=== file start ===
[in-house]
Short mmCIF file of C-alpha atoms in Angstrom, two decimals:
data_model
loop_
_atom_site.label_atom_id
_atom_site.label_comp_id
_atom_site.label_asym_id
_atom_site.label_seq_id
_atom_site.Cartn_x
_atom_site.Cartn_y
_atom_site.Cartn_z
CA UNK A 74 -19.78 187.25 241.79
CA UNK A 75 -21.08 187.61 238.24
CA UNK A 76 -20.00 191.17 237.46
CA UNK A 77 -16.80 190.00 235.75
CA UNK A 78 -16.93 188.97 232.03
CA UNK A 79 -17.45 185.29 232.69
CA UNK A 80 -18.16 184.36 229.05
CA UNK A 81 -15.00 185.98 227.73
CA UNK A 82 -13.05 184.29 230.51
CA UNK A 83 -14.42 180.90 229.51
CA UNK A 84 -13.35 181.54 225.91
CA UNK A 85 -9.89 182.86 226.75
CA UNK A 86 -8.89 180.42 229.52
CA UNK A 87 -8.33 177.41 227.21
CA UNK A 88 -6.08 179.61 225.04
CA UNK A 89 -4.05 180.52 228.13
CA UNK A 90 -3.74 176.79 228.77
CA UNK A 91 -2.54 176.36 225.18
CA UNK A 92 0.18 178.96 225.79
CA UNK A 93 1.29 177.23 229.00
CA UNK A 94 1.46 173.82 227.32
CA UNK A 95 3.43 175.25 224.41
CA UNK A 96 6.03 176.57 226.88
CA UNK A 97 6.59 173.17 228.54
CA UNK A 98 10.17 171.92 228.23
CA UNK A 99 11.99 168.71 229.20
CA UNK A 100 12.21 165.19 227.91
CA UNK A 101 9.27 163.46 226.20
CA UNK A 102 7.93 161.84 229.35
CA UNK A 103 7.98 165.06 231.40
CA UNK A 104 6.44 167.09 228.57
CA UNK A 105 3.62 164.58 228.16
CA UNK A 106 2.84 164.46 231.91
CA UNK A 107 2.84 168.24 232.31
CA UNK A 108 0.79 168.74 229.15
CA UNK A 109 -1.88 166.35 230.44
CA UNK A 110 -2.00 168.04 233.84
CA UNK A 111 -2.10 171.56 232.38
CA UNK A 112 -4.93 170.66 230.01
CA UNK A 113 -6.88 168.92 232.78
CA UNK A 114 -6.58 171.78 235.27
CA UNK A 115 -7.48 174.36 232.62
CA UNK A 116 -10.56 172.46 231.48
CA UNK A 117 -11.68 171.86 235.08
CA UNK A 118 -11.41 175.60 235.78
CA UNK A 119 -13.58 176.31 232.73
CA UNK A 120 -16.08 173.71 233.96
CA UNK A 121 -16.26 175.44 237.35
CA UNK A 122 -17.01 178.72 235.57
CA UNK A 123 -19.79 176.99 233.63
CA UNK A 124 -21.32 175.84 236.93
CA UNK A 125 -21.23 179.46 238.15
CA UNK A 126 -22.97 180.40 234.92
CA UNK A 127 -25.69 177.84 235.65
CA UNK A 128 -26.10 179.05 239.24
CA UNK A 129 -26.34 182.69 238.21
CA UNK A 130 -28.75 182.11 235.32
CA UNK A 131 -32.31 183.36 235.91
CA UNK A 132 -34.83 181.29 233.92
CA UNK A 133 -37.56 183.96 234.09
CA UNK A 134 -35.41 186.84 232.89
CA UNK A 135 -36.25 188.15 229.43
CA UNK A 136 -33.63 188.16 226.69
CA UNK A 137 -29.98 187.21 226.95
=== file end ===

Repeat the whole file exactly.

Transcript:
[in-house]
Short mmCIF file of C-alpha atoms in Angstrom, two decimals:
data_model
loop_
_atom_site.label_atom_id
_atom_site.label_comp_id
_atom_site.label_asym_id
_atom_site.label_seq_id
_atom_site.Cartn_x
_atom_site.Cartn_y
_atom_site.Cartn_z
CA UNK A 74 -19.78 187.25 241.79
CA UNK A 75 -21.08 187.61 238.24
CA UNK A 76 -20.00 191.17 237.46
CA UNK A 77 -16.80 190.00 235.75
CA UNK A 78 -16.93 188.97 232.03
CA UNK A 79 -17.45 185.29 232.69
CA UNK A 80 -18.16 184.36 229.05
CA UNK A 81 -15.00 185.98 227.73
CA UNK A 82 -13.05 184.29 230.51
CA UNK A 83 -14.42 180.90 229.51
CA UNK A 84 -13.35 181.54 225.91
CA UNK A 85 -9.89 182.86 226.75
CA UNK A 86 -8.89 180.42 229.52
CA UNK A 87 -8.33 177.41 227.21
CA UNK A 88 -6.08 179.61 225.04
CA UNK A 89 -4.05 180.52 228.13
CA UNK A 90 -3.74 176.79 228.77
CA UNK A 91 -2.54 176.36 225.18
CA UNK A 92 0.18 178.96 225.79
CA UNK A 93 1.29 177.23 229.00
CA UNK A 94 1.46 173.82 227.32
CA UNK A 95 3.43 175.25 224.41
CA UNK A 96 6.03 176.57 226.88
CA UNK A 97 6.59 173.17 228.54
CA UNK A 98 10.17 171.92 228.23
CA UNK A 99 11.99 168.71 229.20
CA UNK A 100 12.21 165.19 227.91
CA UNK A 101 9.27 163.46 226.20
CA UNK A 102 7.93 161.84 229.35
CA UNK A 103 7.98 165.06 231.40
CA UNK A 104 6.44 167.09 228.57
CA UNK A 105 3.62 164.58 228.16
CA UNK A 106 2.84 164.46 231.91
CA UNK A 107 2.84 168.24 232.31
CA UNK A 108 0.79 168.74 229.15
CA UNK A 109 -1.88 166.35 230.44
CA UNK A 110 -2.00 168.04 233.84
CA UNK A 111 -2.10 171.56 232.38
CA UNK A 112 -4.93 170.66 230.01
CA UNK A 113 -6.88 168.92 232.78
CA UNK A 114 -6.58 171.78 235.27
CA UNK A 115 -7.48 174.36 232.62
CA UNK A 116 -10.56 172.46 231.48
CA UNK A 117 -11.68 171.86 235.08
CA UNK A 118 -11.41 175.60 235.78
CA UNK A 119 -13.58 176.31 232.73
CA UNK A 120 -16.08 173.71 233.96
CA UNK A 121 -16.26 175.44 237.35
CA UNK A 122 -17.01 178.72 235.57
CA UNK A 123 -19.79 176.99 233.63
CA UNK A 124 -21.32 175.84 236.93
CA UNK A 125 -21.23 179.46 238.15
CA UNK A 126 -22.97 180.40 234.92
CA UNK A 127 -25.69 177.84 235.65
CA UNK A 128 -26.10 179.05 239.24
CA UNK A 129 -26.34 182.69 238.21
CA UNK A 130 -28.75 182.11 235.32
CA UNK A 131 -32.31 183.36 235.91
CA UNK A 132 -34.83 181.29 233.92
CA UNK A 133 -37.56 183.96 234.09
CA UNK A 134 -35.41 186.84 232.89
CA UNK A 135 -36.25 188.15 229.43
CA UNK A 136 -33.63 188.16 226.69
CA UNK A 137 -29.98 187.21 226.95